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Albert Lewis

February 17, 1923 ~ January 7, 2018 (age 94)

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Albert Lewis passed away peacefully on January 7, 2018 at the Hallmark Nursing Center in Denver, CO. he was 94 years old. Dad was born on February 17, 1923 to Will Lewis and Florine Little in Straight Creek, KY. The name was later changed to Pineville, KY. Will was a coal miner and Florine was a housewife (domestic engineer). Dad was the youngest of 12 children and was the only surviving member of the siblings when he left us. Will was killed in a mine accident when dad was 1 year old and Florine struggled to make ends meet for the family but did her best. Since the town was owned by the coal company, Florine was forced to move her family and settled in Cincinnati, OH.  The family was having a hard time financially so when dad was 13 he left to work and live at the YMCA. He was a very good athlete and eventually was able to train students in gymnastics and swimming while putting himself through school. He graduated from Woodward High School in 1941 and began working several jobs. It was this life-experience that motivated and drove him to be successful the rest of his life. He always told us kids that he worked hard so he would never be poor again. Dad went on to attend Ohio State University and after moving to Colorado, graduated from Denver University. Albert had a distinguished career in Labor Relations with The Gruen Watch Co., C A Norgren Co. (IMI Norgren) and Ball Corp. Dad always believed that if you treated and compensated employees fairly, there was no need for unions to represent them. That philosophy remained true since he never lost a vote to union organizers and there were many that tried. Another of his career highlights was the establishment of the four day work week at Norgren in the early nineteen seventy’s. Since this was one of the first major companies to make this change in the country, he and his executive team were written up in Life Magazine. Not only did the employees enjoy the extra day off but it was an excellent recruiting advantage and certain areas of the company still use it today. He retired from Ball Corp. in 1984. After retirement Mom and Dad became snowbirds and spent many winters in Arizona, it was nice for the kids to visit and get out of the cold and we were always welcome. They also enjoyed traveling by car, plane and ship and visited many countries in Europe, Asia, Africa and the Middle East.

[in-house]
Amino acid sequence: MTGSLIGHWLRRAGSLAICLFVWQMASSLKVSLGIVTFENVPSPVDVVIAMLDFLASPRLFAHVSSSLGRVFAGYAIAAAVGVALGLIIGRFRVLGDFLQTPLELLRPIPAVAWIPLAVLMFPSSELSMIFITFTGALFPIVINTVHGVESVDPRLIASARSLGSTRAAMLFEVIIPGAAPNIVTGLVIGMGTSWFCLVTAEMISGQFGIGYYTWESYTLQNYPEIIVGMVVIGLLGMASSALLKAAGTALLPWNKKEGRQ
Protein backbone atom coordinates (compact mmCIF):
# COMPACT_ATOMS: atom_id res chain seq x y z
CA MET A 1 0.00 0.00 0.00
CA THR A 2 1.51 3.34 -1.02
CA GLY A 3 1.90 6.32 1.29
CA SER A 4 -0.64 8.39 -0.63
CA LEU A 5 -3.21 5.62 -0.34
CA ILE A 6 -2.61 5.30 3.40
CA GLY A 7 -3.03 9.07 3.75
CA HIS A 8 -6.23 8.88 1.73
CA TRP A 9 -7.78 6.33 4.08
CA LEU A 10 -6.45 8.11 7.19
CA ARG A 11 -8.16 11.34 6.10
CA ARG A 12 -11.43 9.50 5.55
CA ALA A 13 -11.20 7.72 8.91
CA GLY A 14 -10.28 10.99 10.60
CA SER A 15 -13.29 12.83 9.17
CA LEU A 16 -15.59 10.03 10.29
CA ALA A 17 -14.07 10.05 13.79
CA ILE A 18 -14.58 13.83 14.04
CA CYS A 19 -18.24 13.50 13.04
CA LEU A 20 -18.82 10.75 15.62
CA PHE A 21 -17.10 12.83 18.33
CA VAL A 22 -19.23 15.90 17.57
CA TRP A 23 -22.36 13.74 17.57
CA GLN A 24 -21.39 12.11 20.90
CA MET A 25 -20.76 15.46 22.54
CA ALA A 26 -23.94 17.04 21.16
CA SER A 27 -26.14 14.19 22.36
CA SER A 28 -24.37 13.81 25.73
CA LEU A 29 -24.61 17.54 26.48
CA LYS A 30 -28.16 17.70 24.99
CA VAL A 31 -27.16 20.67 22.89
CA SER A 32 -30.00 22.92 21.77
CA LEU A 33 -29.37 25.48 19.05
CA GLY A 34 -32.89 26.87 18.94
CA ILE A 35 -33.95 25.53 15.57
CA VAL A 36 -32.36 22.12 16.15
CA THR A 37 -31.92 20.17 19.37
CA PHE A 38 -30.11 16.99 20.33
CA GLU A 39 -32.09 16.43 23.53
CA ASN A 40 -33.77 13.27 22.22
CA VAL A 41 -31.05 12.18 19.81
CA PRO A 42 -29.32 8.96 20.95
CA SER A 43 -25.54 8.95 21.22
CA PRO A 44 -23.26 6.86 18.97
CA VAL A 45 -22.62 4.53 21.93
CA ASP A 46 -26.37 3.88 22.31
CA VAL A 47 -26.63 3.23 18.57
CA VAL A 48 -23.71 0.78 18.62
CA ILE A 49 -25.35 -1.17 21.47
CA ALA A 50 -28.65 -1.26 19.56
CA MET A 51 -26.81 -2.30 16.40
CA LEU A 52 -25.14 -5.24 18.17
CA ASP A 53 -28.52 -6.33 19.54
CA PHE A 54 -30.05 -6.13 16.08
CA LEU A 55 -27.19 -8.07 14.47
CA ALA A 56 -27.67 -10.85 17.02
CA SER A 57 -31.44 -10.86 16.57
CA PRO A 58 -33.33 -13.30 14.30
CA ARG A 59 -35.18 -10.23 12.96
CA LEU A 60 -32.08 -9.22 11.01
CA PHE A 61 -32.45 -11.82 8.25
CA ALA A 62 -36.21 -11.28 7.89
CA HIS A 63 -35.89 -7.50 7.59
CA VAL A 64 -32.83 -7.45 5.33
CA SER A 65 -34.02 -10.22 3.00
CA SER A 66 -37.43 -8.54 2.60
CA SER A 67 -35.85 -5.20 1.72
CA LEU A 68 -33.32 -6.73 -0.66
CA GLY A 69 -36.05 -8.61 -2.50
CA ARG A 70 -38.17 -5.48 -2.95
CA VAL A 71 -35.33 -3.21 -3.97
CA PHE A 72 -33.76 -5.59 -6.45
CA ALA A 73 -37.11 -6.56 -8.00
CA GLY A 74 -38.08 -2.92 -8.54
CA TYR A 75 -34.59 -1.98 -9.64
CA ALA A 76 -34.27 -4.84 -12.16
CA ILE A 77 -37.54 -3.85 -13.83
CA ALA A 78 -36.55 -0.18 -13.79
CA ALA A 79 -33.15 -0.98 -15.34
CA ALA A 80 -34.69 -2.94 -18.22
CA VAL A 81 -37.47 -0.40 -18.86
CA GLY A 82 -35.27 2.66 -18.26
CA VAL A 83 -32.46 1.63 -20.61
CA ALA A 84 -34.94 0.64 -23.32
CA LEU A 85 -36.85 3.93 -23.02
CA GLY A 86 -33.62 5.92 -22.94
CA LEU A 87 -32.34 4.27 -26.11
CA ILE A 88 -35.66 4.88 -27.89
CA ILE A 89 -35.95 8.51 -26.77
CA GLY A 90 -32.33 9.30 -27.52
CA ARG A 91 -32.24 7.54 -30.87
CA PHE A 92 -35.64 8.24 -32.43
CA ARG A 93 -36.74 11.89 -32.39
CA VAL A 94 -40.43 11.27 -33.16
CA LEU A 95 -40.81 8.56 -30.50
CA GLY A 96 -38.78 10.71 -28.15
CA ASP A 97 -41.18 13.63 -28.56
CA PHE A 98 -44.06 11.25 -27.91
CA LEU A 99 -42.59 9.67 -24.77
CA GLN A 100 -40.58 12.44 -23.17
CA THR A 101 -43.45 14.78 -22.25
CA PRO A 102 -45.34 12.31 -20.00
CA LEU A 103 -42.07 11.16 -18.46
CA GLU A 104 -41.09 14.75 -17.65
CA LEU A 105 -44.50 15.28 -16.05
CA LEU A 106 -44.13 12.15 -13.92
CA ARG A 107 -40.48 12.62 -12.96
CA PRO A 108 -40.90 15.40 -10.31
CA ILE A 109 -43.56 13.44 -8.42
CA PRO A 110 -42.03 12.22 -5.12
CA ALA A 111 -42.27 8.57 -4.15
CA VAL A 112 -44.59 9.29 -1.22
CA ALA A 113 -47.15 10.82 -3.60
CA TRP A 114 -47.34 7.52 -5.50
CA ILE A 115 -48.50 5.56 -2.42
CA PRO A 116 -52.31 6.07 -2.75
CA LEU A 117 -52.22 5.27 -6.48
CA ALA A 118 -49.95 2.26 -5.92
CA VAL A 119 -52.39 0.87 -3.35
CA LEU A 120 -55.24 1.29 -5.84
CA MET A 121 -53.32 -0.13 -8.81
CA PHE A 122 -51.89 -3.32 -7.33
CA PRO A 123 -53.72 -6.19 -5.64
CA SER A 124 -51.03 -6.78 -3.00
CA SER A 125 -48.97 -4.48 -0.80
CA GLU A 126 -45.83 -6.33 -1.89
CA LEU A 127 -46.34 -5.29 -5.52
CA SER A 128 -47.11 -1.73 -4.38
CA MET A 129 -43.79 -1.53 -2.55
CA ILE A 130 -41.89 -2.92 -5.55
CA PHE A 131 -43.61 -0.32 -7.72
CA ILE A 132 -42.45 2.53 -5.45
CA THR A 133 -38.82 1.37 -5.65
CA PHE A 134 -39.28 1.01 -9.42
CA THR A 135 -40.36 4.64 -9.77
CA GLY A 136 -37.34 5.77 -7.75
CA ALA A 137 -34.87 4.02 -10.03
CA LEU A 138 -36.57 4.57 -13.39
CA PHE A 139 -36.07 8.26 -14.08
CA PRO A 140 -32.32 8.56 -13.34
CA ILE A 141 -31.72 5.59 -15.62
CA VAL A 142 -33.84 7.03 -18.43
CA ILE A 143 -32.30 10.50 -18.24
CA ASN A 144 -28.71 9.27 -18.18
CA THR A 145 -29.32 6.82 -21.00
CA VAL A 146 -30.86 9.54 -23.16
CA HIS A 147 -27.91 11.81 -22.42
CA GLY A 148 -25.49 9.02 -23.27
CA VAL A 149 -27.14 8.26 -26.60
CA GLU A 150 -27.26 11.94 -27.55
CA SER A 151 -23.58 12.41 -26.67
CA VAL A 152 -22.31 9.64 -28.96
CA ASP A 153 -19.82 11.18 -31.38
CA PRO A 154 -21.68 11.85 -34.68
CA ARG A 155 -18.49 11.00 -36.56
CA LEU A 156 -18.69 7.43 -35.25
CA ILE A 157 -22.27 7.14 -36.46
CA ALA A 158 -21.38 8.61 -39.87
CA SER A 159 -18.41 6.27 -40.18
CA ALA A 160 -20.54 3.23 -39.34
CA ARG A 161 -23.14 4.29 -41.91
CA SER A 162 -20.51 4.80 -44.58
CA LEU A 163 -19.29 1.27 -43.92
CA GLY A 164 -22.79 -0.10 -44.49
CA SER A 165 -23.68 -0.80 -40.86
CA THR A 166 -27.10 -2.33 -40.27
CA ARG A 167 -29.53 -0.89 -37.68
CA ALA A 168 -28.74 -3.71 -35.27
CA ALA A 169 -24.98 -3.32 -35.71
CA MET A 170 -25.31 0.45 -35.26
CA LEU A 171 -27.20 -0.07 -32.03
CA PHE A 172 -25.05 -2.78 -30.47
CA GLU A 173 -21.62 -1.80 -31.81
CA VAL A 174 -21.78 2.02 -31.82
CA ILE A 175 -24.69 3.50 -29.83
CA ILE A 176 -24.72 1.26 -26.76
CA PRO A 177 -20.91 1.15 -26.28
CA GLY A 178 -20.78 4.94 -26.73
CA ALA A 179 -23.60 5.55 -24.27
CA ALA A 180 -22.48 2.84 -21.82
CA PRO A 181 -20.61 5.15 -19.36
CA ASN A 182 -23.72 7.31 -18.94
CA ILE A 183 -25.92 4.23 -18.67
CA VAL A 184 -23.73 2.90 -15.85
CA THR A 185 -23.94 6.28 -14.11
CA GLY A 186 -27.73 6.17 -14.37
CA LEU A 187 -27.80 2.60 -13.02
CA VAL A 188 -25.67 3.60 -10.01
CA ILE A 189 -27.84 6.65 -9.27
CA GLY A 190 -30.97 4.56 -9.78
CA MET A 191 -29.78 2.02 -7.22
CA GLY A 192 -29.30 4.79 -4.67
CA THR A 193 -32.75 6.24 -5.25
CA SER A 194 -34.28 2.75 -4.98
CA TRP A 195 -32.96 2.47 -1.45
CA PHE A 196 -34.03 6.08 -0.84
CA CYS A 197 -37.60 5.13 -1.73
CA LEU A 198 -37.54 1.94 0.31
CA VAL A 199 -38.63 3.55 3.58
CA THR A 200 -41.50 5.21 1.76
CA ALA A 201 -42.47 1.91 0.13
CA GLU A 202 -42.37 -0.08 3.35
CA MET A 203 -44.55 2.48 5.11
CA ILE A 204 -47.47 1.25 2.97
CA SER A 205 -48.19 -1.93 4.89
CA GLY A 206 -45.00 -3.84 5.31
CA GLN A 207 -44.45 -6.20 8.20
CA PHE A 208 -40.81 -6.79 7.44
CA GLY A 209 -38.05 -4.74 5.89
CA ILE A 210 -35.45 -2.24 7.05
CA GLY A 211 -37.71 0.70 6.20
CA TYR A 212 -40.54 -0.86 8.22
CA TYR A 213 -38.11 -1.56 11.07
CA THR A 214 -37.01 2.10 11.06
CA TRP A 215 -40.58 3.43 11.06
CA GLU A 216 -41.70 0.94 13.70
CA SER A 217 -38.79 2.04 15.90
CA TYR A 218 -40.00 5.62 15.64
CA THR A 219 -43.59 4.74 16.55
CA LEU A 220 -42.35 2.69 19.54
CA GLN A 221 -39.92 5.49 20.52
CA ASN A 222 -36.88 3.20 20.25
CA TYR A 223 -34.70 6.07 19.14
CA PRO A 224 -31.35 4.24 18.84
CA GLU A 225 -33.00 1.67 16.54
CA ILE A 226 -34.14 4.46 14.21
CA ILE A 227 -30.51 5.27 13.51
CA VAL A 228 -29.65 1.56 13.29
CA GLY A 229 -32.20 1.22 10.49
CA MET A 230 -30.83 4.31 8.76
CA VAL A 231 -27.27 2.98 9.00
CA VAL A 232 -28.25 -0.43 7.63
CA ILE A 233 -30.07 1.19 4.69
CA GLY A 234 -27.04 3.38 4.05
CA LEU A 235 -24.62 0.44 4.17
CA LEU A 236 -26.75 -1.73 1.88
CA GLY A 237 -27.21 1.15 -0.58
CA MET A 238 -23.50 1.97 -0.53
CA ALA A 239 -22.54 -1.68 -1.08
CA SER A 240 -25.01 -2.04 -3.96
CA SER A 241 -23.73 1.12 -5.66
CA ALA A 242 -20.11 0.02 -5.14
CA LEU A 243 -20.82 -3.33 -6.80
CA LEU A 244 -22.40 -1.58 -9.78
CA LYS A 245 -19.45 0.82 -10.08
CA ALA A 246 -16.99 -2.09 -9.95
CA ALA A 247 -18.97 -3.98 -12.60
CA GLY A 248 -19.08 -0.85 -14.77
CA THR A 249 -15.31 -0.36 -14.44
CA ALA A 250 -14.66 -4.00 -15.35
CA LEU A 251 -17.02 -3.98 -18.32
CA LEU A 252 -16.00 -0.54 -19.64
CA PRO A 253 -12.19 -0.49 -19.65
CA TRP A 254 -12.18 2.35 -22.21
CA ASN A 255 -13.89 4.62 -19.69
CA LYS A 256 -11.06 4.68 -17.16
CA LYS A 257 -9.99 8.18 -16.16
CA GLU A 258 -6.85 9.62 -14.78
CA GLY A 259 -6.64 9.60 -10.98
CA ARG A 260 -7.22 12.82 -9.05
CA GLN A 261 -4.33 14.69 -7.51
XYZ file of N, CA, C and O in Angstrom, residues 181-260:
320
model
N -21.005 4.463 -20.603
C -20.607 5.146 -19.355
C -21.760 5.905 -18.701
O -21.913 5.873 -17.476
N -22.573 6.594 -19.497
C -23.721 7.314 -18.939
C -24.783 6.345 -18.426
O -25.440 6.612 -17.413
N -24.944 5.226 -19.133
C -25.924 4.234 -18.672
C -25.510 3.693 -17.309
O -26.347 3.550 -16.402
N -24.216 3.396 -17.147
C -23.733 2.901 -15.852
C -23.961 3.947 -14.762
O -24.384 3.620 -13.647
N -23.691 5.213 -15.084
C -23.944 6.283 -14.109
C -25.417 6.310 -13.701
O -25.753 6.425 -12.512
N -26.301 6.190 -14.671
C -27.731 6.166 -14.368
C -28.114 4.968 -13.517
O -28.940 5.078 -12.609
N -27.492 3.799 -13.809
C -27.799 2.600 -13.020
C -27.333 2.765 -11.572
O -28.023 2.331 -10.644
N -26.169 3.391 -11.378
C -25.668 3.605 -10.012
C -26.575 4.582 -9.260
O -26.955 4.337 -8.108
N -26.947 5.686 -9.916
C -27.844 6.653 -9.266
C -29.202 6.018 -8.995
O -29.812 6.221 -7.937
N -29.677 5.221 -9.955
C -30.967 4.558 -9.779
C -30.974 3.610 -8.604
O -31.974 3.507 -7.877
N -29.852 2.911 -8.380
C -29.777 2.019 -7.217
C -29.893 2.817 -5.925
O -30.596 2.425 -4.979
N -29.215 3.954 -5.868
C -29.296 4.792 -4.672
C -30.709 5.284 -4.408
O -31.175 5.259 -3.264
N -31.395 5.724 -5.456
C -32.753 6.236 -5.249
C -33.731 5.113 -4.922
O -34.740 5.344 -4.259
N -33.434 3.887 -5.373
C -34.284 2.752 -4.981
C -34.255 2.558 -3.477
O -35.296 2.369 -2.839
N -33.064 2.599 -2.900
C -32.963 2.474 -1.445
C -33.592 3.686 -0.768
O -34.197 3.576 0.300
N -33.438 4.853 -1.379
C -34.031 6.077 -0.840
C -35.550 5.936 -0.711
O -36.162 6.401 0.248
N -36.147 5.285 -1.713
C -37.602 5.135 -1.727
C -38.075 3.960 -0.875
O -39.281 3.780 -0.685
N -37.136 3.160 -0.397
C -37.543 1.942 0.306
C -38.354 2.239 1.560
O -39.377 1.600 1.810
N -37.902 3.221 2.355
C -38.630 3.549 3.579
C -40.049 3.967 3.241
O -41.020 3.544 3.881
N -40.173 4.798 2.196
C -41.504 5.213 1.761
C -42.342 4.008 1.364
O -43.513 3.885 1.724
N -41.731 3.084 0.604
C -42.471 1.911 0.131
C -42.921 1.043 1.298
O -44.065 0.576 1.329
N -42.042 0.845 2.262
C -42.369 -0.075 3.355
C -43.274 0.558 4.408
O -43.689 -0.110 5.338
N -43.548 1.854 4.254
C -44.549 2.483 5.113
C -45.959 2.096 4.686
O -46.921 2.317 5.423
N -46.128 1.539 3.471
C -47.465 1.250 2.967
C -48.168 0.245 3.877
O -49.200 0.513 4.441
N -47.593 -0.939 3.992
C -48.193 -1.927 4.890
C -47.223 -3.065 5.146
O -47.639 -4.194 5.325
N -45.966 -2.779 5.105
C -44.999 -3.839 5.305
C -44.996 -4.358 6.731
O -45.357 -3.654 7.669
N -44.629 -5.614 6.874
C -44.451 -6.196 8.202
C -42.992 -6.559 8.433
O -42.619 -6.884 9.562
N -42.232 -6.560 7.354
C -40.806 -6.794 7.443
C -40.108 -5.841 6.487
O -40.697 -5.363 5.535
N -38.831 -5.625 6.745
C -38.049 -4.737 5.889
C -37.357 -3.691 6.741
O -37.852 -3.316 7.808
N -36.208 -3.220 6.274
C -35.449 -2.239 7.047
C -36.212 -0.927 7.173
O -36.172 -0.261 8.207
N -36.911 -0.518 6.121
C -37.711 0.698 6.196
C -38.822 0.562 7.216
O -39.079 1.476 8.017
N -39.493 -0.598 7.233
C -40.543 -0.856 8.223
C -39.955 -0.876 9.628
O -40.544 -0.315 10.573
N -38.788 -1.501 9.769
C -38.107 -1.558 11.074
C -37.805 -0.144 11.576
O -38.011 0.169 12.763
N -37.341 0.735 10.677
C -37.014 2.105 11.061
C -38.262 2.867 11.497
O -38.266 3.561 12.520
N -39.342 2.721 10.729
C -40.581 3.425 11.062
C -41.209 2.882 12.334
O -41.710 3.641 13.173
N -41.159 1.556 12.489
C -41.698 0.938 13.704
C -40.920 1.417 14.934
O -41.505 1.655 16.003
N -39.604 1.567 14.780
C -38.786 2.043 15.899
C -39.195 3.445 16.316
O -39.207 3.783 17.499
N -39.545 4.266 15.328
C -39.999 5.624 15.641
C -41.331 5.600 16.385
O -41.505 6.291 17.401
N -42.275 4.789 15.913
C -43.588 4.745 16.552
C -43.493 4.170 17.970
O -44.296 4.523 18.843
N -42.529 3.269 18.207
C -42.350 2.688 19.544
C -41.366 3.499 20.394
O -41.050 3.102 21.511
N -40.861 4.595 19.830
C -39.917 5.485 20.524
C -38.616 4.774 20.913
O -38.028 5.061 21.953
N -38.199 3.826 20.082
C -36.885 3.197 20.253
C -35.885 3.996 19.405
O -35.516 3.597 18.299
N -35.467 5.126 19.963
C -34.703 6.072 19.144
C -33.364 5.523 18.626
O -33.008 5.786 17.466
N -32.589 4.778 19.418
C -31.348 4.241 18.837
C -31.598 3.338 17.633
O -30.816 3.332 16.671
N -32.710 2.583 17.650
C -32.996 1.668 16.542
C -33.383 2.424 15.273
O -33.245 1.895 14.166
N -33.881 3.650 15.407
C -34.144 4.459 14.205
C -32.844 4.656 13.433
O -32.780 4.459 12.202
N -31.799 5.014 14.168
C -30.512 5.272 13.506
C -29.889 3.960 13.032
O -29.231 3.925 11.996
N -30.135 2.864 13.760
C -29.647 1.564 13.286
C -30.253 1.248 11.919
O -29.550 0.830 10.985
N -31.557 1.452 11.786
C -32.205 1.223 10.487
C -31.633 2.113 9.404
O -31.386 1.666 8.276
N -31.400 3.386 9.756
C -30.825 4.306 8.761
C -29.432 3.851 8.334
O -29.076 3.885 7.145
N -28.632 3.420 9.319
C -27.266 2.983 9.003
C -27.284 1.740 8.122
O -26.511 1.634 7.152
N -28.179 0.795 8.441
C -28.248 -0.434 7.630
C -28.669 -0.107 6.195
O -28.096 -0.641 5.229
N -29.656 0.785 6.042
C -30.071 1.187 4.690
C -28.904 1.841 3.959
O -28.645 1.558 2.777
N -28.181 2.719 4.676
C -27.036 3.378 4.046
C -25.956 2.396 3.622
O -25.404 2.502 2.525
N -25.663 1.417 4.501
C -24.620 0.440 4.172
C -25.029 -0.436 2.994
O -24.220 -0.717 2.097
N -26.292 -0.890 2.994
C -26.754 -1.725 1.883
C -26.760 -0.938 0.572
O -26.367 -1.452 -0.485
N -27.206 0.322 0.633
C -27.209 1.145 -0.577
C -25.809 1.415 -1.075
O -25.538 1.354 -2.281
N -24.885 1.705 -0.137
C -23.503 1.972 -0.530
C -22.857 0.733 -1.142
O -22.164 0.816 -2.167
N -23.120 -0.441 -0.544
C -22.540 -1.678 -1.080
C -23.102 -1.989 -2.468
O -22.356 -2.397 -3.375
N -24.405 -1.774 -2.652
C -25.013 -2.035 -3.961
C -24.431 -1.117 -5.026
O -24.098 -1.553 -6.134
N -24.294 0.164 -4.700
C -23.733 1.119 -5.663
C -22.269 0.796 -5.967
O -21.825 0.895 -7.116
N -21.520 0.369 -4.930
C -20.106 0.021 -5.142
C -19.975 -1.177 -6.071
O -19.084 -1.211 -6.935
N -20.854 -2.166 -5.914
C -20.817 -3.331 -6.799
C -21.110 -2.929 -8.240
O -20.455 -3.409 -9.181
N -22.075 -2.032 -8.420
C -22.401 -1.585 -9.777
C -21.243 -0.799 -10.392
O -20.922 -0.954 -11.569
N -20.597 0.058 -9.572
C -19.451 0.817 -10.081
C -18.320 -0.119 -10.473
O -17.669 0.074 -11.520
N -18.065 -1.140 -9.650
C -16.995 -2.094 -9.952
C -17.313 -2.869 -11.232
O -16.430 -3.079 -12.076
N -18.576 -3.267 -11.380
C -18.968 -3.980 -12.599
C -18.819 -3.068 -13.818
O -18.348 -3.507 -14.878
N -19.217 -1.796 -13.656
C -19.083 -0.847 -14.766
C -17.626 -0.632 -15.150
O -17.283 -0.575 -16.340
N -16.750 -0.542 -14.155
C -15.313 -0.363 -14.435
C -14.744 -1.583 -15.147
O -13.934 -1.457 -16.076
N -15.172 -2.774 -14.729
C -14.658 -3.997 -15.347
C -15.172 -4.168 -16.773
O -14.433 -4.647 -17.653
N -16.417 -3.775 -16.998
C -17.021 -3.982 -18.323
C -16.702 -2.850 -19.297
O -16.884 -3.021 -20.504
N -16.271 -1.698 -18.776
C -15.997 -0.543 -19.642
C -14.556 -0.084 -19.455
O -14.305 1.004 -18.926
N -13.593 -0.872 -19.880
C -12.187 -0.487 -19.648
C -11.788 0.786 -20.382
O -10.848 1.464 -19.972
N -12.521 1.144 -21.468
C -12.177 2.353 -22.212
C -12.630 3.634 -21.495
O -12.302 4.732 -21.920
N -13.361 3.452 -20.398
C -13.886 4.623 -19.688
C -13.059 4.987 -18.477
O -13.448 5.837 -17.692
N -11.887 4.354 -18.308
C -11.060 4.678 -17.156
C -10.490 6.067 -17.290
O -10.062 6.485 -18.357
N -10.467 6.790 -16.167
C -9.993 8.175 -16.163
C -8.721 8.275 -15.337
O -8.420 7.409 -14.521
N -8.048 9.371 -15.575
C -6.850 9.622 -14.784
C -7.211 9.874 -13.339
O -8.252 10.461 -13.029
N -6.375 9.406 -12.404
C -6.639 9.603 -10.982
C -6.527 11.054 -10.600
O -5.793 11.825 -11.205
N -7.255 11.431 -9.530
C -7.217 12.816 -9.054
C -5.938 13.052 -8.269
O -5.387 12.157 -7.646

He met Mary Jane Kahny, the love of his life in Cincinnati in 1942 and they were married December 18,1943 and were happy for 66 years until her death in June of 2010. They had five children: Dale Lewis, Rocky Mount, NC, Steven Lewis, Parker CO, Gary Lewis, predeceased, Jeffery Lewis, Mesa AZ and Kimberle Grant, Windsor, CO. There are also 11 grandchildren and 13 great grandchildren.

Dad served in the Navy from 1944-46 and was stationed on Guam. After the island was taken from the Japanese, it became an R and R (rest and relaxation) facility for soldiers returning from battle. Dad was the Activity Director and organized sporting events and other activities for these soldiers to help them recover from the horrors they had experienced in battle. He was awarded several commendations during his tour of duty.

Our Dad was a wonderful provider and enjoyed attending and watching all of the kids play sports and especially when Kim became a competitive ice skater and traveled to national competitions. He also would enjoy a cocktail and on occasion would have one too many and we always knew when he was out early shooting hoops in the driveway that he was trying to recover. That was the best time to try to beat him in a game of “horse”. Dad was and always remained very competitive. He was a very good card player and on one trip to Nevada won over $10,000 playing blackjack in one sitting. I believe he taught us gin rummy so he would always have a game to fall back on that he could win. Steve claims that over the years he owes him several hundred thousand dollars. Dad loved the game of golf but was never good at it however he never let that bother him from playing. He always described his greatest accomplishment in golf, a hole in one this way. “The ball never got over 2 feet high, skipped across the lake three times, hit the pin so hard it jumped in the air and fell in the hole”. Of course he could never be very good at golf, he played from the wrong side of the ball, any activity he did with 2 hands he did left handed (golf, batting a ball) but anything one handed was right handed(bowling, throwing a ball and writing), he was unique.

Dad, we will miss you dearly and forever.


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